By Amy Ray
We had one last day of learning about some significant Native justice issues in Montana. We left from our hotel on Flathead Lake to travel down to the National Bison Range on the reservation. We were lucky to hear a last impromptu rallying talk from Jodi Rave and Eriel Deranger about the emotional perspective they have while doing work on behalf of Native social and environmental justice. It can’t really be overstated how important it is to have your land and culture in tact, and to understand the challenge of working on these issues in communities where the basics of food and shelter are still hard to come by.
Having activists like Jodi, Eriel, and Winona can help build a bridge of understanding to non-Natives about the realities of environmental racism and the complexities of solving these problems. We went to the visitors center at the National Bison Range and learned the history of the land and its herd. For such a simple place of beauty, the history is very complicated and underhanded at times. I wasn’t quite sure how to assimilate all the information, but I think I got the gist of it.
Most of us know the history of the bison and its systematic decimation by the new white Americans during the early days of western expansion. These animals were so valuable for food and spirituality to the Plains tribes that the killing off of the bison was seen by many leaders as the way to get rid of the Indians.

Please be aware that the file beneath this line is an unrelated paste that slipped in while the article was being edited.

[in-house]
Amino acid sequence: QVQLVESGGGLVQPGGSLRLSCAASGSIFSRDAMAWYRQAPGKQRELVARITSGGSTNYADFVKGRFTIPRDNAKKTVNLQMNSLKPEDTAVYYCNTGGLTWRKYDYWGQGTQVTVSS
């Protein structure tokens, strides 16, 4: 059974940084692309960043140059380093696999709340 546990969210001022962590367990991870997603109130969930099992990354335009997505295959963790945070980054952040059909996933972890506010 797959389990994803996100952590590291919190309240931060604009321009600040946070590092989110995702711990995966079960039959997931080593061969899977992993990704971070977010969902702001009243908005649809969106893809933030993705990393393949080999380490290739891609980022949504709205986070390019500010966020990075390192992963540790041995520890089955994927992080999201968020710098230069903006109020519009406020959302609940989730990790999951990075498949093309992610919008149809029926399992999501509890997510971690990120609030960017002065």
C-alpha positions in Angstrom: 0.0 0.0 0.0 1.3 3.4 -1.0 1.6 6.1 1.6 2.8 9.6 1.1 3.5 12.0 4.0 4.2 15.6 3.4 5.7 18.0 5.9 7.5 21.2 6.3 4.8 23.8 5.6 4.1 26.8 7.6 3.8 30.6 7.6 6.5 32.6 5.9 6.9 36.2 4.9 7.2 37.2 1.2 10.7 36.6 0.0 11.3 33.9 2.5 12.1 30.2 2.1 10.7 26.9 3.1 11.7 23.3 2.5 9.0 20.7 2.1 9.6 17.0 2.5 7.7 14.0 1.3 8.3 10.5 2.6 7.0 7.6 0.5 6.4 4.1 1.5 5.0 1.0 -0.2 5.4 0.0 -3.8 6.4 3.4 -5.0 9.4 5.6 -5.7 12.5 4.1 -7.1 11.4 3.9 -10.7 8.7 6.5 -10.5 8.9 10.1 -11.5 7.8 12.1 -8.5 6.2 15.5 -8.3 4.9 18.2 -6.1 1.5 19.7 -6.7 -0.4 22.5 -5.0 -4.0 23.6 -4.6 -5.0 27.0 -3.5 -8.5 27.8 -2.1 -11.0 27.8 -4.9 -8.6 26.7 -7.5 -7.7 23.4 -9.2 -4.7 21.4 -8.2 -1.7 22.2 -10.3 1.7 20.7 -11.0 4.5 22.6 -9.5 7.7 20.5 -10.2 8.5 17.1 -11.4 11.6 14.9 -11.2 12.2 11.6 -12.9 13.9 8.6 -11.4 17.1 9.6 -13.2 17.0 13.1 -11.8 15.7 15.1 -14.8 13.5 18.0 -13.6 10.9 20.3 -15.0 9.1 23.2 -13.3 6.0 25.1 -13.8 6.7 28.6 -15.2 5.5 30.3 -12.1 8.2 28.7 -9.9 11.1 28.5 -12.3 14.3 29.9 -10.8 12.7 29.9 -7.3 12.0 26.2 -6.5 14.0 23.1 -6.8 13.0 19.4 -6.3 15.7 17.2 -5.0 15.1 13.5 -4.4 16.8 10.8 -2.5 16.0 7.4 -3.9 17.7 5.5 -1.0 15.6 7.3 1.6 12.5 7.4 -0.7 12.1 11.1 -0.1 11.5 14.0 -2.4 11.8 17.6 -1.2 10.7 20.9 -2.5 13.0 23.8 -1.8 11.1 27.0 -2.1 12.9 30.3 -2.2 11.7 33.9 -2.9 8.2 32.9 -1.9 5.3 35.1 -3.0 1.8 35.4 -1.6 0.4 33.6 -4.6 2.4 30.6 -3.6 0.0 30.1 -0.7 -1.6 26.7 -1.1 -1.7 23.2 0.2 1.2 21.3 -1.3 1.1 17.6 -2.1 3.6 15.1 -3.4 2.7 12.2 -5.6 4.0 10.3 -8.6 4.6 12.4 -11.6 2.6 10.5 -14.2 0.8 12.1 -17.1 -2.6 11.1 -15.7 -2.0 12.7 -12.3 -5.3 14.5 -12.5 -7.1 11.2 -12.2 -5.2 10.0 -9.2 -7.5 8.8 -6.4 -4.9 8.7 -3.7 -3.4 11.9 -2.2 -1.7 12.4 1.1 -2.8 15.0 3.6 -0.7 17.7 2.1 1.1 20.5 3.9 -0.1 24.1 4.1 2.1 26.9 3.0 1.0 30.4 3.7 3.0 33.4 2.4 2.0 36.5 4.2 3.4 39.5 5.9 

The Indian Allotment Act of 1887 divided Indian land into allotments for the tribe’s members, ignoring their traditional view of land use and ushering in the myriad of ways in which a tribe’s land base was decreased and checker boarded into noncontiguous areas of land. The National Bison Range was created by Congress in 1908, at the request of President Theodore Roosevelt, who had a love affair with the natural world and especially the beauty and romantic qualities of the old Wild West. The first federal purchase of land for the purpose of creating a wildlife refuge was completed in 1909 when 18,500 acres were transferred from unallotted lands on the Flathead Indian Reservation in exchange for payment to the Confederated Kootenai and Salish. An additional price was awarded to the tribe later in recognition of the first payment being inaccurate. Since then the tribe has negotiated with the U.S. Fish and Wildlife Service to come to a place where they have the right to manage this resource that is so sacred to them. Currently, the tribe works in partnership with the U.S. Government. It’s pretty heady stuff and there’s a lot of disagreement about what happened. Suffice it to say, I always consider the source in these disagreements. It’s not like the U.S. government had a stellar history of sticking to treaties or treating tribes fairly.
Our tour was brought to a beautiful conclusion with a reception party thrown by the WDN. It included dinner, songs, and a talking circle to go over everyone’s reactions and feelings about the tour.
The next morning I woke up to a frontpage story in The Missoulian about one of the issues we are working on- “the heavy haul” of equipment for oil development in the tar sands oil flat in Alberta. It’s nice to have allies!